Hello, Rafael S. T. Vieira.
Firstly, thankyou for your constructive feedback.
When I wrote the Test Suite — a few years ago — I explored a few options for the timing, including use of the timeit() function. I believe that there was a specific rationale for the choice I ultimately made, although I can't confidently recall all the details off the top of my head.
As for the implementation of the timing, I concede that currently it includes some overhead from generating some random strings. However, I doubt that the overhead is 'significant' — I would be *guessing* that it would account for less than 1% of the total time elapsed. So while your proposed amendment could be a nice improvement, it's probably best left as a tip for future Problems: I prefer not to change an existing Test Suite unless there is a compelling reason.
Next, let me share with you the basis for the 8second benchmark. I wrote an unoptimised reference solution and added a small safety margin. My hypothesis was that if my unoptimised code could satisfy the Test, then most likely other (experienced) Cody players could also pass the Test if they avoid slow operations. When the Problem was published, indeed the Cody players who have solved it were able to pass the test using a variety of approaches. Indeed, some advanced Cody players were able to highly optimise their code and deliver impressively quick times.
You may notice that I built in an allowance for increasing computational power. This allowance also had a safety margin. In other words, the increased number of iterations is somewhat less than the projected increase (from historical data) that would maintain equity. Of course, even predictions based on data can be wrong, so I have checked my reference solution again (twice).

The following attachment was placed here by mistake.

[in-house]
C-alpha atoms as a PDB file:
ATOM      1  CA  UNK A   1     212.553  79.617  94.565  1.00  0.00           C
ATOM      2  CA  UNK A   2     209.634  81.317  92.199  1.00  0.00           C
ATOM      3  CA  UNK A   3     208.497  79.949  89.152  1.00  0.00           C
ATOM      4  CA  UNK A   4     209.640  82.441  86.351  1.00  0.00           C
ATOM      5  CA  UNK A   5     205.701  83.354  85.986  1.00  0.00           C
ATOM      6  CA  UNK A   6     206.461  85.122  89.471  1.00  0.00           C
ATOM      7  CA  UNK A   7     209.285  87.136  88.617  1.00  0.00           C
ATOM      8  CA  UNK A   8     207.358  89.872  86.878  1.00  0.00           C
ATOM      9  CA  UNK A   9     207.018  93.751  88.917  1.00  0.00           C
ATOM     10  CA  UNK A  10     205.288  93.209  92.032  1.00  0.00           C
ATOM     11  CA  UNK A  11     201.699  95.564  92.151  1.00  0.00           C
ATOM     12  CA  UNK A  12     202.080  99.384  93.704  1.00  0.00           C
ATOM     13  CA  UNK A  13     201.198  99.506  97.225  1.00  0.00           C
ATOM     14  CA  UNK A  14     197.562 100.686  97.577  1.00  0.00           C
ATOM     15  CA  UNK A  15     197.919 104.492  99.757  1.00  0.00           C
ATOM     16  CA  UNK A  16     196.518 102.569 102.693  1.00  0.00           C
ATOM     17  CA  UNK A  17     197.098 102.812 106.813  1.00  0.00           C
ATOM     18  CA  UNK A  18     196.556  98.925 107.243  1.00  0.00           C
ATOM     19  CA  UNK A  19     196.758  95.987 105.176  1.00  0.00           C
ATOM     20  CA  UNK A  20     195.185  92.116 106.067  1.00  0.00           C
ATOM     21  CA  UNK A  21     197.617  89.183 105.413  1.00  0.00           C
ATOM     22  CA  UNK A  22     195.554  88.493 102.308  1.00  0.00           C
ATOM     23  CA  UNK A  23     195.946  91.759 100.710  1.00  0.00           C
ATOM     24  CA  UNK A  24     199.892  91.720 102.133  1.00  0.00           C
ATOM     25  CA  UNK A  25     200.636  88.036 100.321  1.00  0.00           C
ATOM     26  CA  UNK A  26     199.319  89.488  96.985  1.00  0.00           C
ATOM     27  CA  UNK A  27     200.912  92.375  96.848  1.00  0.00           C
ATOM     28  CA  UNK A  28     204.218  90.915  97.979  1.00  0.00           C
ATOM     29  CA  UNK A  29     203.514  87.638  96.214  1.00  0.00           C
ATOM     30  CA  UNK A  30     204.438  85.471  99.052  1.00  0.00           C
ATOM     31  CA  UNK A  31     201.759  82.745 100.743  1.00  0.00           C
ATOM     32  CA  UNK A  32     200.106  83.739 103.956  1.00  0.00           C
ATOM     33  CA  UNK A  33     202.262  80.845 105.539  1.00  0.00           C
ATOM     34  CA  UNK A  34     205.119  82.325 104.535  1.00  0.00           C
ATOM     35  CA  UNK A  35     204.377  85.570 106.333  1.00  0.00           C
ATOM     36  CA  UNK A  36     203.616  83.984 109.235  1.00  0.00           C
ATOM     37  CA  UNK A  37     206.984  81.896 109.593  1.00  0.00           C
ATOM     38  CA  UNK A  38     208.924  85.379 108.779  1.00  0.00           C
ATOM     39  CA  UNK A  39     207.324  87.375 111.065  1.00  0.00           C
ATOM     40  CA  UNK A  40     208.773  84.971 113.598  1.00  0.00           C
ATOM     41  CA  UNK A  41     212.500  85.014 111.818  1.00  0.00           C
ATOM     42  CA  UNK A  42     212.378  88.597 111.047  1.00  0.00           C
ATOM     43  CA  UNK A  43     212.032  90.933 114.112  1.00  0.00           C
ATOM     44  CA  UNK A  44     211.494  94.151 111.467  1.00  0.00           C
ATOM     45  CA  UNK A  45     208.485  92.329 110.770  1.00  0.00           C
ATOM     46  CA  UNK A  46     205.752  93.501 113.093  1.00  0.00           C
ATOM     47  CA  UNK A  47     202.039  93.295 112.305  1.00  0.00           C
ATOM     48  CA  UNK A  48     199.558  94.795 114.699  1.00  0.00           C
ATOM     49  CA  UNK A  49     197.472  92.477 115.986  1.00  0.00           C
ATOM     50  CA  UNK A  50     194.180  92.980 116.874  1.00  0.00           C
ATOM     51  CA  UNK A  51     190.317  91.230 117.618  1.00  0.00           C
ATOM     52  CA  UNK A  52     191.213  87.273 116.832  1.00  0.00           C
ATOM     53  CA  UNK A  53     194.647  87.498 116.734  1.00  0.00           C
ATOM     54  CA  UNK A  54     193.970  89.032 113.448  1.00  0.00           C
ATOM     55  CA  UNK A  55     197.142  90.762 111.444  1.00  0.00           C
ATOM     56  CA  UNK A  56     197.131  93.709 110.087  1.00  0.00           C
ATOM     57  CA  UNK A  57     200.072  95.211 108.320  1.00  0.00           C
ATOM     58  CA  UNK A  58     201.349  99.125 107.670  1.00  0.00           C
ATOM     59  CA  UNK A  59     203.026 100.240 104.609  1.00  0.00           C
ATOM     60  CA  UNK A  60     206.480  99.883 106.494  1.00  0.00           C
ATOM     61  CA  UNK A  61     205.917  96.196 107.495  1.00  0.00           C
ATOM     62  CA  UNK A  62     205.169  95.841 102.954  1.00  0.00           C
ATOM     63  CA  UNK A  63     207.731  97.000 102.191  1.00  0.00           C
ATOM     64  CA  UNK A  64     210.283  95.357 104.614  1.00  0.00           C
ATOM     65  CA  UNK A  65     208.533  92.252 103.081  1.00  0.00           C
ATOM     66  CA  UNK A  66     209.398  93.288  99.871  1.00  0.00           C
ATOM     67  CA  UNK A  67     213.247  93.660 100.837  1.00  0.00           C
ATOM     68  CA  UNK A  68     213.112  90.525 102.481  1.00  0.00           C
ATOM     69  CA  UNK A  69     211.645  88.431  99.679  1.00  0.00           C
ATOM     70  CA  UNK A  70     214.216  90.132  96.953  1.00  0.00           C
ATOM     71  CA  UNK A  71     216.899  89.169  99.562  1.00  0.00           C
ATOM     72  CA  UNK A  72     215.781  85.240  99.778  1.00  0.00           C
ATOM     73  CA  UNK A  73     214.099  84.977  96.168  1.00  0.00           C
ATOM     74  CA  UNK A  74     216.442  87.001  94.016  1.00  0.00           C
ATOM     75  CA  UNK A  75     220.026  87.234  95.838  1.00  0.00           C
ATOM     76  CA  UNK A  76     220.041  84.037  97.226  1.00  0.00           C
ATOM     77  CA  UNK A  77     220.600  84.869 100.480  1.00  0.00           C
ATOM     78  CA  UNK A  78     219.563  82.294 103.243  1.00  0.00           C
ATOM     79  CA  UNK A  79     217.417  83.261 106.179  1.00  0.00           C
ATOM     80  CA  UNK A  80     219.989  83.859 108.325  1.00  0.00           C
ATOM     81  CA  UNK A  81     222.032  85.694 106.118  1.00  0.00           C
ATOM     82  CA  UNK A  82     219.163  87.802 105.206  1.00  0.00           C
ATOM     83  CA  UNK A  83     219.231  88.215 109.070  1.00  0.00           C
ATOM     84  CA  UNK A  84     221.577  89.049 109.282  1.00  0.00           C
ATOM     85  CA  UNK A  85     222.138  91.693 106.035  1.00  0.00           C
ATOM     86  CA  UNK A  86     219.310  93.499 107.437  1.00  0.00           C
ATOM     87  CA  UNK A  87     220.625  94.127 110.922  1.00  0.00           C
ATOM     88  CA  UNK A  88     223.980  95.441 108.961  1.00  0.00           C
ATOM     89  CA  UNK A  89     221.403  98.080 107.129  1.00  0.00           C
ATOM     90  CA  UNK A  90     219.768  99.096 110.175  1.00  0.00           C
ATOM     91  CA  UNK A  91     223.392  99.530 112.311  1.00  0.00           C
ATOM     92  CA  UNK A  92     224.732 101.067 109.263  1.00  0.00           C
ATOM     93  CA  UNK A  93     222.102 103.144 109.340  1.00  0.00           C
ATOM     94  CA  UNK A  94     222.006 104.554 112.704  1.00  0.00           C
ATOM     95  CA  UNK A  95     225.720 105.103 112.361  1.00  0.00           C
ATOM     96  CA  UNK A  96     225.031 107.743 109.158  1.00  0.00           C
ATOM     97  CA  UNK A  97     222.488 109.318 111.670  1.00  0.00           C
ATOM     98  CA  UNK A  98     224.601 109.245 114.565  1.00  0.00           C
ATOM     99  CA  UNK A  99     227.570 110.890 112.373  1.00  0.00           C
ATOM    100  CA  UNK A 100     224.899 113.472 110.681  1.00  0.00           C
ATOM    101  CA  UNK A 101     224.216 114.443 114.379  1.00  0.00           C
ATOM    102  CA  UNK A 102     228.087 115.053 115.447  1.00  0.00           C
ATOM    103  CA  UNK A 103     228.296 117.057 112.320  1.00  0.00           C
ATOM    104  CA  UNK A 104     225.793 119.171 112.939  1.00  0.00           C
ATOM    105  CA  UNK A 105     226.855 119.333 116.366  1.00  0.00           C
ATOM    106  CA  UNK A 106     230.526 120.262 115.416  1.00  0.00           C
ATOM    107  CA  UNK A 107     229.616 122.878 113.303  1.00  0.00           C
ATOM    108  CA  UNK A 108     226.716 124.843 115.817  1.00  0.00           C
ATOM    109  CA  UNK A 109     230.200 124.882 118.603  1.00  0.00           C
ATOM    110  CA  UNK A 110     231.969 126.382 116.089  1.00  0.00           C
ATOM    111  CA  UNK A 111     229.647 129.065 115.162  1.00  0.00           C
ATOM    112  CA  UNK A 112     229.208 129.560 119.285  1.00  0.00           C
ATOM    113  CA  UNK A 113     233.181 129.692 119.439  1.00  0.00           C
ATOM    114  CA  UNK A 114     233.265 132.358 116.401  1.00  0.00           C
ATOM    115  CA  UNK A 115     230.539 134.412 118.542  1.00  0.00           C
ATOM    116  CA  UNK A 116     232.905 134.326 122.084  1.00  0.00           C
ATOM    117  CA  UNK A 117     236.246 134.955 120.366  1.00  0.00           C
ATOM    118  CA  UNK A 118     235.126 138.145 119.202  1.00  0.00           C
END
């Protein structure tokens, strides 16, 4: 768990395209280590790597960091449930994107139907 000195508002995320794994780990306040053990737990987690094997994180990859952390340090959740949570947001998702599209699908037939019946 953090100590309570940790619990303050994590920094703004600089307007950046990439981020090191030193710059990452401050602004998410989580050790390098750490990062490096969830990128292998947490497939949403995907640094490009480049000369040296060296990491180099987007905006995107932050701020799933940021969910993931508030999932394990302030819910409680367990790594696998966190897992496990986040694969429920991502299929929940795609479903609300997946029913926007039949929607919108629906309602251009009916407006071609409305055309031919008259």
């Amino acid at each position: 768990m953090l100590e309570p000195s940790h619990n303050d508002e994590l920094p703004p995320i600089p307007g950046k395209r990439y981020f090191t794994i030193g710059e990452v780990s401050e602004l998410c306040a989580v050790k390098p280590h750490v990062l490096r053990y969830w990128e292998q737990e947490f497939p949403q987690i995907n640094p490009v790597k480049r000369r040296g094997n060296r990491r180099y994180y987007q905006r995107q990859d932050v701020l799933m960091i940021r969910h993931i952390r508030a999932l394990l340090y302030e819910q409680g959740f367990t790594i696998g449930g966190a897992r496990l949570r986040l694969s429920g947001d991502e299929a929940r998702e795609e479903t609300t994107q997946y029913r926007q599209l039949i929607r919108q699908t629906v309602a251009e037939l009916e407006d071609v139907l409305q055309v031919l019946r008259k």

I got the following:
"Your wall time to decode 2370 message batches = 7.99 seconds."
"Your wall time to decode 2370 message batches = 7.62 seconds."
In both cases it passed. The first instance was amusingly close to the limit, but I mention again that this code was not optimised yet it still passed. I can assure you that it has no "hashes".
Finally, the subtext is that this is intended to be a difficult Problem: a challenge for experienced Cody players. Some will like that, and will even enjoy challenging themselves to optimise their own code. Others won't be interested, and there are thousands of other Problems on Cody for them to solve.
—DIV
Solution Comments
Show commentsProblem Recent Solvers11
Suggested Problems

2747 Solvers

Find state names that start with the letter N
1126 Solvers

283 Solvers

803 Solvers

Project Euler: Problem 1, Multiples of 3 and 5
2761 Solvers
More from this Author32
Problem Tags
Community Treasure Hunt
Find the treasures in MATLAB Central and discover how the community can help you!
Start Hunting!